The price for the 2nd panel for the SCE meter is $2000 on the electrician's end plus the possibly cost of an engineer depending on what SCE says when they evaluate it. He said he has only had 2 customers go that route in the past, so they don't have a huge amount of experience with it. It sounds like a waaay more complicated process as we have to get SCE out to look at it, etc.

So now to do some math. I see why most people don't go the meter route - especially after seeing the install process some of the other posters have gone through.


Edit: Did some simplified math. It will cost us $1612 per year to charge the Volt daily on our current meter and rate plan. It will cost $554 per year to charge on the extra meter plan, making the added install costs pay off in electricity savings in a little over a year. Might be worth doing.
 

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I'm on SCE TOU without the separate meter. I also have net metering with solar, which works to my advantage. There was a post a few months ago that the cost of an additional meter is hard to justify.
I am getting solar quoted out. My 100amp panel needs to be upgraded anyways. If I can upgrade my panel and get dual meters with my solar install, I would benefit from the 30% fed tax credit. But I may just spend the money on extra panels and skip the 2nd meter.
 

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I am getting solar quoted out. My 100amp panel needs to be upgraded anyways. If I can upgrade my panel and get dual meters with my solar install, I would benefit from the 30% fed tax credit. But I may just spend the money on extra panels and skip the 2nd meter.
That's a really good idea!!! To replace the old panel, the electrician has to take your old panel off the wall and put up a new panel, and then connect all the circuits running into the house onto circuit breakers in the new panel. For a minor additional expense, and no extra work for the electrician, you should be able to have the dual-socket panel installed.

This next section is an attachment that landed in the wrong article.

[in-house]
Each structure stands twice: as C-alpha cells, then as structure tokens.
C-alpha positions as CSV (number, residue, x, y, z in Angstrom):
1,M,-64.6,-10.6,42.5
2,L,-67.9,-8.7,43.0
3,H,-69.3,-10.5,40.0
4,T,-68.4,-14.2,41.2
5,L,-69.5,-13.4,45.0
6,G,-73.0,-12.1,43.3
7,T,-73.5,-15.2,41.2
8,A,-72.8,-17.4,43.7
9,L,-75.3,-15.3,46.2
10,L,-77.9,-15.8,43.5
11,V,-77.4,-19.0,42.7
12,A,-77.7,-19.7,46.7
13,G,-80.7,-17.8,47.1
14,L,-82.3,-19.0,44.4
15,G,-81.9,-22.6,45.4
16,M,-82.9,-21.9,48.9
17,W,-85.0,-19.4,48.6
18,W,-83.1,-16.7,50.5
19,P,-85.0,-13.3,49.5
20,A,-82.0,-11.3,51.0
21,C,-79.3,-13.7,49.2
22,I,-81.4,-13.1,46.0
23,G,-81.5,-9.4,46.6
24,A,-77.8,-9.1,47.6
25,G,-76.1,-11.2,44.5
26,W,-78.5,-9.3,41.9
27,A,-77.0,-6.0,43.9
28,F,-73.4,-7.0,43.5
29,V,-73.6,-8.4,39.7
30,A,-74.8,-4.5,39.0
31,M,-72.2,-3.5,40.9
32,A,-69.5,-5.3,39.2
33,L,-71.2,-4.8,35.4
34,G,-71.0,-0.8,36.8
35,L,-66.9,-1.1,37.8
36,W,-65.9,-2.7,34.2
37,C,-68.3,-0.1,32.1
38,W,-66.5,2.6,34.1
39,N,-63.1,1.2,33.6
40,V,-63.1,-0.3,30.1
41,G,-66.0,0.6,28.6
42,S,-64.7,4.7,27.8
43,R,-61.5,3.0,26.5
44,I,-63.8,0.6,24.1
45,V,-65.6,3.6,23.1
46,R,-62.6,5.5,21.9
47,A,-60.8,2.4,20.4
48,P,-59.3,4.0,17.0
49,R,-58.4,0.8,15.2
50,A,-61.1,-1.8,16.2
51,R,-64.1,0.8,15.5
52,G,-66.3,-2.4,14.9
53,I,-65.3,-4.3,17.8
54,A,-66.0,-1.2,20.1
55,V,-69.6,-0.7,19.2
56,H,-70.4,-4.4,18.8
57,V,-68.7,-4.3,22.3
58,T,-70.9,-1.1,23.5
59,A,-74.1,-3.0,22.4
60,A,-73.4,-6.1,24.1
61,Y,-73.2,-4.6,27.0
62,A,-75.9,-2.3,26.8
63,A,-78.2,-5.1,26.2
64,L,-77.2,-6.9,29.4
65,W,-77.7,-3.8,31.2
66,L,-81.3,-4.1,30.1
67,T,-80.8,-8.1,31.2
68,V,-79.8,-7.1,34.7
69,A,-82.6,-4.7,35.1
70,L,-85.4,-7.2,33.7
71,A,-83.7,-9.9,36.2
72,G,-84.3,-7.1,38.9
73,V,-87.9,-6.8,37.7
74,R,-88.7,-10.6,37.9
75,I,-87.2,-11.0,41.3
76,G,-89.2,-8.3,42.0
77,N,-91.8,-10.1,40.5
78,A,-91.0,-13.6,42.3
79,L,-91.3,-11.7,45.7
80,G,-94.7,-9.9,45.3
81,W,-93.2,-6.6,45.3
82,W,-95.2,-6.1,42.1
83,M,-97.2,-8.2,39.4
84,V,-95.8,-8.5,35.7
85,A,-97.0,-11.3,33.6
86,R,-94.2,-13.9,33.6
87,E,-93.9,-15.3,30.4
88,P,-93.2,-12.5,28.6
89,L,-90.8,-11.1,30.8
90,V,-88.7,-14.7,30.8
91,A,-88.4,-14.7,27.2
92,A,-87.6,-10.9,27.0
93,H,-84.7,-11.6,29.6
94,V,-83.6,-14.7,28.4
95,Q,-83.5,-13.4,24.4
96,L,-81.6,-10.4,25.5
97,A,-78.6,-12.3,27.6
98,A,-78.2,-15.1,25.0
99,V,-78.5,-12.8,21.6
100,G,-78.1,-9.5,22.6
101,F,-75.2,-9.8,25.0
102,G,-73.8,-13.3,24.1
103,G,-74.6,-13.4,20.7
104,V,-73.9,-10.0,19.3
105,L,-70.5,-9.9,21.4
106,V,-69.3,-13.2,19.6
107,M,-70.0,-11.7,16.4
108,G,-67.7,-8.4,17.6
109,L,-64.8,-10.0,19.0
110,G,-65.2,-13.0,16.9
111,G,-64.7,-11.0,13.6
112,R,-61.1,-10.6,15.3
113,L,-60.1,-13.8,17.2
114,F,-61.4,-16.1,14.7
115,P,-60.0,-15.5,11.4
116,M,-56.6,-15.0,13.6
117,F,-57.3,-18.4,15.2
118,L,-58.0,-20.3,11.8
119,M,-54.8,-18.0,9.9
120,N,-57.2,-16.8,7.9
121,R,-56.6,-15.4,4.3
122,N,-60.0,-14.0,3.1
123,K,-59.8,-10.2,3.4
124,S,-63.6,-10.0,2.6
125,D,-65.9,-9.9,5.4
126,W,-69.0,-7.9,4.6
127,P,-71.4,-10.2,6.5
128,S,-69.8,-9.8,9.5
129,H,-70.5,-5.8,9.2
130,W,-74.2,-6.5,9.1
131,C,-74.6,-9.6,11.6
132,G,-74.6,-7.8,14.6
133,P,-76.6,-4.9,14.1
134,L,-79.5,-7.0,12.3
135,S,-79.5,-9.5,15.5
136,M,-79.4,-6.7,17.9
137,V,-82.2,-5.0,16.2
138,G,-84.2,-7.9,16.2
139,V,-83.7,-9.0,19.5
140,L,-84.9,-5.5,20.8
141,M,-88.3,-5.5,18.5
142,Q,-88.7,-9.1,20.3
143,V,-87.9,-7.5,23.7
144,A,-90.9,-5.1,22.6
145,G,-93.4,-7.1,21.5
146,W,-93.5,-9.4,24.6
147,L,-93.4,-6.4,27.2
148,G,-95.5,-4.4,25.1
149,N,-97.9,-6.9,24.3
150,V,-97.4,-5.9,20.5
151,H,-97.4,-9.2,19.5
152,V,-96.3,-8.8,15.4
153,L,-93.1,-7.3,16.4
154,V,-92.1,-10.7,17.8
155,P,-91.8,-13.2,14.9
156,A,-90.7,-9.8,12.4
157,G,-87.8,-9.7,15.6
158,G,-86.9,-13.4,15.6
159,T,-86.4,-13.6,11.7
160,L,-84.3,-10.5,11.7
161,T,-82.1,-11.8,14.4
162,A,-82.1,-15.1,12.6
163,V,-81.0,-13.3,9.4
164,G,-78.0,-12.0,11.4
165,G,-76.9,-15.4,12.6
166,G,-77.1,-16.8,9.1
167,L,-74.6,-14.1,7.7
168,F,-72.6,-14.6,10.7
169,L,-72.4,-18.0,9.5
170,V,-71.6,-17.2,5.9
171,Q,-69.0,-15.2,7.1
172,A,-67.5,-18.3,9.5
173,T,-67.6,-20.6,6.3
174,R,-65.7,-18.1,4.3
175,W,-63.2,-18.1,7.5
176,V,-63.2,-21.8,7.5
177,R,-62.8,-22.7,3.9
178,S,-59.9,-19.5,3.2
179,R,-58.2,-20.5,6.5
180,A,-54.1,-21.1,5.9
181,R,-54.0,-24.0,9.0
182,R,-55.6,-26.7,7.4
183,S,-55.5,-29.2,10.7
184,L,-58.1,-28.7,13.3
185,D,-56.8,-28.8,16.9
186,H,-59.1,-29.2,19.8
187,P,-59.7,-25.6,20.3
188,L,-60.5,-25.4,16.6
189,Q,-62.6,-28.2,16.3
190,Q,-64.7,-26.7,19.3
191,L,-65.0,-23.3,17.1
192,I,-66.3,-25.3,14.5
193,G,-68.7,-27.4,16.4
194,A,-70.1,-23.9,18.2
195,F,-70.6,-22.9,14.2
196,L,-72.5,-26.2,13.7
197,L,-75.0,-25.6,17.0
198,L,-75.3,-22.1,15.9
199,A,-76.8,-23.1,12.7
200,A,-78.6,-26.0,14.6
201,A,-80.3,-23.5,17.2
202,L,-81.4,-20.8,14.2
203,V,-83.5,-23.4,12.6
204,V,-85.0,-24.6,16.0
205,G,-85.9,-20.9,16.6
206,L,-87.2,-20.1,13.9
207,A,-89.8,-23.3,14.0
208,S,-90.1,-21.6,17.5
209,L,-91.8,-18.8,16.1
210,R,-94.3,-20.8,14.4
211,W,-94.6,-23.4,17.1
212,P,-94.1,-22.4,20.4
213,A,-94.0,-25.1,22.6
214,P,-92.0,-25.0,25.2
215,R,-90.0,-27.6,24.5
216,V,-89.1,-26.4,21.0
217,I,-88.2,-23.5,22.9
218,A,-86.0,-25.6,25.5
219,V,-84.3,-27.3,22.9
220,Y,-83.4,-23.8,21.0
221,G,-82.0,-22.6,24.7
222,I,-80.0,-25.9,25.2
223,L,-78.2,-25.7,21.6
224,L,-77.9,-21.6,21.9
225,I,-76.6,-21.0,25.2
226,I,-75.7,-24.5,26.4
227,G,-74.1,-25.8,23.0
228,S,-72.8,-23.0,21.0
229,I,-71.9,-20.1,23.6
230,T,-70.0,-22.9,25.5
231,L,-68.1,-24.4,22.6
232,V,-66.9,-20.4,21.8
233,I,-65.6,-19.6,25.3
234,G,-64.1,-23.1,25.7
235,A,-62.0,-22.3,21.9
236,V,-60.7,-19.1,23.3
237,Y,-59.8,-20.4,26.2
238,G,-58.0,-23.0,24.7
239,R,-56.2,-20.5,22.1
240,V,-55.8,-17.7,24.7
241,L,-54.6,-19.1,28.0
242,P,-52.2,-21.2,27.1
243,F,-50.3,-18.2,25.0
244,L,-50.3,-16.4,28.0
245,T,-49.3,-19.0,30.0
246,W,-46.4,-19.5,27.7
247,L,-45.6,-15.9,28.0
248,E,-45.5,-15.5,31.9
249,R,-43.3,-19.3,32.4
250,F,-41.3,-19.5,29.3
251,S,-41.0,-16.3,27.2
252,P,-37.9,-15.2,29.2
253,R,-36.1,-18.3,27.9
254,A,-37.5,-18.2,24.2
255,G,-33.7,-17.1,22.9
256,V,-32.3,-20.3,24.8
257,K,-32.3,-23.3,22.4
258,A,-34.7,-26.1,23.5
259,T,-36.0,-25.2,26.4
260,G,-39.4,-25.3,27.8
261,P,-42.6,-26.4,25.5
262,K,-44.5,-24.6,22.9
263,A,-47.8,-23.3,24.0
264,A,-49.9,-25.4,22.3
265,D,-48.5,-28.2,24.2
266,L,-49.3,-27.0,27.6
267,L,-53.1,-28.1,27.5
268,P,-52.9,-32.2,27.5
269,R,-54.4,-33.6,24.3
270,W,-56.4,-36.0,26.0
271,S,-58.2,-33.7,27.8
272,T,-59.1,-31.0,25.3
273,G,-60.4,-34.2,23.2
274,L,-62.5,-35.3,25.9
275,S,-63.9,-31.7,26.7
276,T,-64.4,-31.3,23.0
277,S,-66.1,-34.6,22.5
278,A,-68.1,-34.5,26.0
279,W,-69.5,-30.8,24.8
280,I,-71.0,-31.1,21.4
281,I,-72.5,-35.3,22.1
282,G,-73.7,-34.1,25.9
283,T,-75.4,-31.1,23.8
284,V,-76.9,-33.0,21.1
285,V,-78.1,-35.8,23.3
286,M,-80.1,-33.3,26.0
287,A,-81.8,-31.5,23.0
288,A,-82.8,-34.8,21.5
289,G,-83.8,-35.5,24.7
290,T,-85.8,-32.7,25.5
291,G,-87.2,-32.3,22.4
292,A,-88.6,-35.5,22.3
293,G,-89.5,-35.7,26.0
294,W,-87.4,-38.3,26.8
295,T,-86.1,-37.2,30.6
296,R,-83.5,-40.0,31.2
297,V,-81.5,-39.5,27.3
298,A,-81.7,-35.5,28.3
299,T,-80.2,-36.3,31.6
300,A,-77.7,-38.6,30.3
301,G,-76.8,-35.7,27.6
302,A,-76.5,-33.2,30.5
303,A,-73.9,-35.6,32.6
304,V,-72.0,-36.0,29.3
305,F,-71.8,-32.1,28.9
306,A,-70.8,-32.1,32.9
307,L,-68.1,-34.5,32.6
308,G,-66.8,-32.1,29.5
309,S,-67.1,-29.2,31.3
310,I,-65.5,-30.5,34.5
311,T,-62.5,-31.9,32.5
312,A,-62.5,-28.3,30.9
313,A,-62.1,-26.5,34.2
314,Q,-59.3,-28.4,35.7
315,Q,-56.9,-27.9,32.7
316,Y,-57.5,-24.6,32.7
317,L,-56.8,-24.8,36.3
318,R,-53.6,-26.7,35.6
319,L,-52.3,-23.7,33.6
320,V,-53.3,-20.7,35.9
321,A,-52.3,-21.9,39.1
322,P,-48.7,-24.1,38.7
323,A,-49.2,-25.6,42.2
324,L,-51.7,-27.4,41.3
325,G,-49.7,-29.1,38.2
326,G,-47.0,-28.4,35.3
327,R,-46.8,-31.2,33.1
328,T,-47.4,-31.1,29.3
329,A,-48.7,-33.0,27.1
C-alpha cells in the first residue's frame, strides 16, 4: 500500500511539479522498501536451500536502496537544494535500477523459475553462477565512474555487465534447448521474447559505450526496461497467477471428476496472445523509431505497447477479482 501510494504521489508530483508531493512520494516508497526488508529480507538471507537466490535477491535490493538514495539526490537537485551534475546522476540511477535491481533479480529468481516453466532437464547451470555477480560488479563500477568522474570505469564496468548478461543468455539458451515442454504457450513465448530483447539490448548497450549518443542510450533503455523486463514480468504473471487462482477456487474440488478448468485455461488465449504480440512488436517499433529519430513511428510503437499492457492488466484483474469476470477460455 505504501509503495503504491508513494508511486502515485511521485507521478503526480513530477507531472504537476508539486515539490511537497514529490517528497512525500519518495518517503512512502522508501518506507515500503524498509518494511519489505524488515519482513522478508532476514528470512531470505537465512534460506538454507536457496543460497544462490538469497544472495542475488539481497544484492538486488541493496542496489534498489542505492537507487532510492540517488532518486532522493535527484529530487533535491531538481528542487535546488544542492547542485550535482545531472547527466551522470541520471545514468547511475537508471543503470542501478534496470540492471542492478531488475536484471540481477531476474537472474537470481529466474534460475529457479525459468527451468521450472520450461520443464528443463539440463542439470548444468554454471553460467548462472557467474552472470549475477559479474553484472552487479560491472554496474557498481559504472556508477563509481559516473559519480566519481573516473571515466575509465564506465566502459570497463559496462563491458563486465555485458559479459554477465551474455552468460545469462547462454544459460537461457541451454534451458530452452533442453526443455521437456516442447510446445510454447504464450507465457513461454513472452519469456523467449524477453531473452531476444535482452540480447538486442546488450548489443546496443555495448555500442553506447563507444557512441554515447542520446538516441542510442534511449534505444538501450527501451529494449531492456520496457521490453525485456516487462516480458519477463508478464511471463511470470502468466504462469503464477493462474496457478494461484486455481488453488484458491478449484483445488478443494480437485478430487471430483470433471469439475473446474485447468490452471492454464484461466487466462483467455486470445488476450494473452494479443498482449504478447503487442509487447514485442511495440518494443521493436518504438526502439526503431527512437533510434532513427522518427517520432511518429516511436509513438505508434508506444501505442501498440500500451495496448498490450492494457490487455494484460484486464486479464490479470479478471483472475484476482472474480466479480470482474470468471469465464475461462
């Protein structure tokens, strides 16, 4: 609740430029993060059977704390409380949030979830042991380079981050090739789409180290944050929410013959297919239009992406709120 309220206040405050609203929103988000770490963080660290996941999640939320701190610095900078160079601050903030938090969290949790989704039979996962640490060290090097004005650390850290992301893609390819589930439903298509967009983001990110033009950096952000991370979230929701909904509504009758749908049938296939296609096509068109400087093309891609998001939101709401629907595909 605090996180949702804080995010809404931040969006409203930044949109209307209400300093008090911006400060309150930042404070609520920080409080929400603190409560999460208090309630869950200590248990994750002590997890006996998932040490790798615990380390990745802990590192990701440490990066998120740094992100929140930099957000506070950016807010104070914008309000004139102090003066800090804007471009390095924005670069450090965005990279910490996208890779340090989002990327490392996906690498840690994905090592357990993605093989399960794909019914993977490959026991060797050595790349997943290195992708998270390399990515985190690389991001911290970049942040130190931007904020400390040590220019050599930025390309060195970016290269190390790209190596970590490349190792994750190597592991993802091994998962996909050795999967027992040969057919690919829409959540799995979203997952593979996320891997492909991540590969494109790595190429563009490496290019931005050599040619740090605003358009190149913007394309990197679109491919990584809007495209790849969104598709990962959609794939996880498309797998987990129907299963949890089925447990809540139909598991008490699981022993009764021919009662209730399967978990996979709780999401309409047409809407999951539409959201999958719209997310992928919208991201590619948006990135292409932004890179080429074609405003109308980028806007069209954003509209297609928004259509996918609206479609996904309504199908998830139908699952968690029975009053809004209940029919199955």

Then, even at a later date, you can have the second-meter circuit run into your garage and charge using the second meter at that lower rate.

I personally think it is yet another silly requirement of the NEC to force people to upgrade their panel when they add solar. They do the calculations as if the solar system is drawing more power out of the panel, rather than adding it in. I suppose if the solar were connected right at the top of the bus bars, nearest the incoming power end, the solar plus the max from the grid could overload the panel.

However, if they would just require the solar be connected at the opposite end of the bus bars, there is no way the home use pulling the max amps from the grid, plus the max from solar could overload any part of the bus bars in the panel.

My own solar was set up on the old panel without the panel upgrade requirement, but they changed the regs after that, so I probably would have needed to upgrade the panel, too.
 

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You should get updated quotes on a solar installation. I had been holding off for several years as the prices were too steep but have come down dramatically over the past year. I just put in a 7.5kw system that will cover about 90% of my annual usage. A year ago pricing was over $40,000. My most recent quotes were as low as $28,000.
With a grid tied system you don't have to have a system large enough to cover your entire annual usage just large enough to keep you in tier 1 rates.
 

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With a grid tied system you don't have to have a system large enough to cover your entire annual usage just large enough to keep you in tier 1 rates.
Exactly what we did and my bill has been around $5 per month since March, but I imagine it will be around $60 for this month since we had to use the a/c so much. We actually crossed into tier 2 for the first time this month :(
 

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Discussion Starter #20
You should get updated quotes on a solar installation. I had been holding off for several years as the prices were too steep but have come down dramatically over the past year. I just put in a 7.5kw system that will cover about 90% of my annual usage. A year ago pricing was over $40,000. My most recent quotes were as low as $28,000.
With a grid tied system you don't have to have a system large enough to cover your entire annual usage just large enough to keep you in tier 1 rates.
That is good info, thanks! I didn't realize prices were falling that dramatically. I expect that if the federal tax credit ever runs out, the solar prices will dive in price, to the current after credit rates because no one will pay the higher ones. Same thing goes for the EV tax credit. I am always suspicious that the manufacturers price their items knowing the tax credit exists. Once its gone, they have to lower prices to actually compete. That kinda happened with the Prius - those can be had for regular car prices now, whereas when they first came out they had a significant premium (that was offset by the credit, but still - Toyota benefits, you did not). But thats a conspiracy theory for later and not the subject of this thread. LOL